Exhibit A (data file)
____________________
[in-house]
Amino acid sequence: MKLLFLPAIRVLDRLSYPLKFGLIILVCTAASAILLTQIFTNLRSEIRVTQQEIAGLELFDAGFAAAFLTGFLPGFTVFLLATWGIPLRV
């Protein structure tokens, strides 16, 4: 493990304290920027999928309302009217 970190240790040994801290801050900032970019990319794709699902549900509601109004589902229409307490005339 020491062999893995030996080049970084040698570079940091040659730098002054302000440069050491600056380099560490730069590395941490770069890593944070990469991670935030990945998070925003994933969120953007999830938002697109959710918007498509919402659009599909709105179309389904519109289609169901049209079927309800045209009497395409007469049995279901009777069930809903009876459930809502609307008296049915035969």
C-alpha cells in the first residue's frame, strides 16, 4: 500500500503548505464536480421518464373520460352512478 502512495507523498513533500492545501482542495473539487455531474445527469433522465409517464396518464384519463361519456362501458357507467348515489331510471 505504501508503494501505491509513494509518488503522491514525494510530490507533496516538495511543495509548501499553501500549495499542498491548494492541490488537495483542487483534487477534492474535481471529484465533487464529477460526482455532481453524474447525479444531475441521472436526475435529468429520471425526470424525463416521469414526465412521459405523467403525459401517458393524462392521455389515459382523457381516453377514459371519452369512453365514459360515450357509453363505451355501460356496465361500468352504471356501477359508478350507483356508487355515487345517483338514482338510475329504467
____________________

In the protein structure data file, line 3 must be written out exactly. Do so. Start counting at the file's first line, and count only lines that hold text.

């Protein structure tokens, strides 16, 4: 493990304290920027999928309302009217 970190240790040994801290801050900032970019990319794709699902549900509601109004589902229409307490005339 020491062999893995030996080049970084040698570079940091040659730098002054302000440069050491600056380099560490730069590395941490770069890593944070990469991670935030990945998070925003994933969120953007999830938002697109959710918007498509919402659009599909709105179309389904519109289609169901049209079927309800045209009497395409007469049995279901009777069930809903009876459930809502609307008296049915035969």